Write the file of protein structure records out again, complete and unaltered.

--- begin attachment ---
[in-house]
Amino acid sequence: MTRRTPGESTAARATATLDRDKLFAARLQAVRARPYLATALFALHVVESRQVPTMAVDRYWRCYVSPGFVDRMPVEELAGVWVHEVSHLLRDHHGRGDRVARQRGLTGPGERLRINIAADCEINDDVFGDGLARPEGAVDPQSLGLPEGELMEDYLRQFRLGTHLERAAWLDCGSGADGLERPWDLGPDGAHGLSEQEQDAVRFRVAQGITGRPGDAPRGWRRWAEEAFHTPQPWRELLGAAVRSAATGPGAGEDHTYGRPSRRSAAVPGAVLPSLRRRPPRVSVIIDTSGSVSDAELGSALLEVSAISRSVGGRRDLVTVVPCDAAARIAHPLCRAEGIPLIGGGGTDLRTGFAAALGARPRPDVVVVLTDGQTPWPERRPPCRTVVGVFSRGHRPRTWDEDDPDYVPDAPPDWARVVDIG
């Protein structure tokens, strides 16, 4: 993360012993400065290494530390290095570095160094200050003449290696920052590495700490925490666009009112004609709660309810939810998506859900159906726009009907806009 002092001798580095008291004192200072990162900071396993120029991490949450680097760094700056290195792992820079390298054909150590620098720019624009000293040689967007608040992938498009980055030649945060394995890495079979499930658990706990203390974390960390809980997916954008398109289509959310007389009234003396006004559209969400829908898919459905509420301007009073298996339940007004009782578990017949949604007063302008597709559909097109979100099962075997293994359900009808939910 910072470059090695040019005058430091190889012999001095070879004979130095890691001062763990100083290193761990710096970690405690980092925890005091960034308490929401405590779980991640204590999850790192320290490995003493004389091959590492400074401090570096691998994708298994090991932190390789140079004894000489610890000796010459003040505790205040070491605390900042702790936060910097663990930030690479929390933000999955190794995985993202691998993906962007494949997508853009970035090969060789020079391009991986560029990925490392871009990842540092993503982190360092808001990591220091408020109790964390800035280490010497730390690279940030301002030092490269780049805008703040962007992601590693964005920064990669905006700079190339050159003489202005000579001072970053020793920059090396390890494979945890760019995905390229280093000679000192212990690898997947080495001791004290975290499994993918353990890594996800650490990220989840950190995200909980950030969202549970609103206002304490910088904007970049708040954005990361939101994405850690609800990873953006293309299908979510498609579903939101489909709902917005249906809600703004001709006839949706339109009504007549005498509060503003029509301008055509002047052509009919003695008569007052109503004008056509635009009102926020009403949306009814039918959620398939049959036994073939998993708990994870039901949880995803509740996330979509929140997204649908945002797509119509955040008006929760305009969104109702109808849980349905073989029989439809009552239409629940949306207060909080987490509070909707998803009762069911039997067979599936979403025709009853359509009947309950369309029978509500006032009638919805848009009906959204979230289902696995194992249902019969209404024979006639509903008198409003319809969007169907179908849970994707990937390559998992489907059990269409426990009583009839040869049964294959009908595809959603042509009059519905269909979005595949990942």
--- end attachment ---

[in-house]
Amino acid sequence: MTRRTPGESTAARATATLDRDKLFAARLQAVRARPYLATALFALHVVESRQVPTMAVDRYWRCYVSPGFVDRMPVEELAGVWVHEVSHLLRDHHGRGDRVARQRGLTGPGERLRINIAADCEINDDVFGDGLARPEGAVDPQSLGLPEGELMEDYLRQFRLGTHLERAAWLDCGSGADGLERPWDLGPDGAHGLSEQEQDAVRFRVAQGITGRPGDAPRGWRRWAEEAFHTPQPWRELLGAAVRSAATGPGAGEDHTYGRPSRRSAAVPGAVLPSLRRRPPRVSVIIDTSGSVSDAELGSALLEVSAISRSVGGRRDLVTVVPCDAAARIAHPLCRAEGIPLIGGGGTDLRTGFAAALGARPRPDVVVVLTDGQTPWPERRPPCRTVVGVFSRGHRPRTWDEDDPDYVPDAPPDWARVVDIG
């Protein structure tokens, strides 16, 4: 993360012993400065290494530390290095570095160094200050003449290696920052590495700490925490666009009112004609709660309810939810998506859900159906726009009907806009 002092001798580095008291004192200072990162900071396993120029991490949450680097760094700056290195792992820079390298054909150590620098720019624009000293040689967007608040992938498009980055030649945060394995890495079979499930658990706990203390974390960390809980997916954008398109289509959310007389009234003396006004559209969400829908898919459905509420301007009073298996339940007004009782578990017949949604007063302008597709559909097109979100099962075997293994359900009808939910 910072470059090695040019005058430091190889012999001095070879004979130095890691001062763990100083290193761990710096970690405690980092925890005091960034308490929401405590779980991640204590999850790192320290490995003493004389091959590492400074401090570096691998994708298994090991932190390789140079004894000489610890000796010459003040505790205040070491605390900042702790936060910097663990930030690479929390933000999955190794995985993202691998993906962007494949997508853009970035090969060789020079391009991986560029990925490392871009990842540092993503982190360092808001990591220091408020109790964390800035280490010497730390690279940030301002030092490269780049805008703040962007992601590693964005920064990669905006700079190339050159003489202005000579001072970053020793920059090396390890494979945890760019995905390229280093000679000192212990690898997947080495001791004290975290499994993918353990890594996800650490990220989840950190995200909980950030969202549970609103206002304490910088904007970049708040954005990361939101994405850690609800990873953006293309299908979510498609579903939101489909709902917005249906809600703004001709006839949706339109009504007549005498509060503003029509301008055509002047052509009919003695008569007052109503004008056509635009009102926020009403949306009814039918959620398939049959036994073939998993708990994870039901949880995803509740996330979509929140997204649908945002797509119509955040008006929760305009969104109702109808849980349905073989029989439809009552239409629940949306207060909080987490509070909707998803009762069911039997067979599936979403025709009853359509009947309950369309029978509500006032009638919805848009009906959204979230289902696995194992249902019969209404024979006639509903008198409003319809969007169907179908849970994707990937390559998992489907059990269409426990009583009839040869049964294959009908595809959603042509009059519905269909979005595949990942």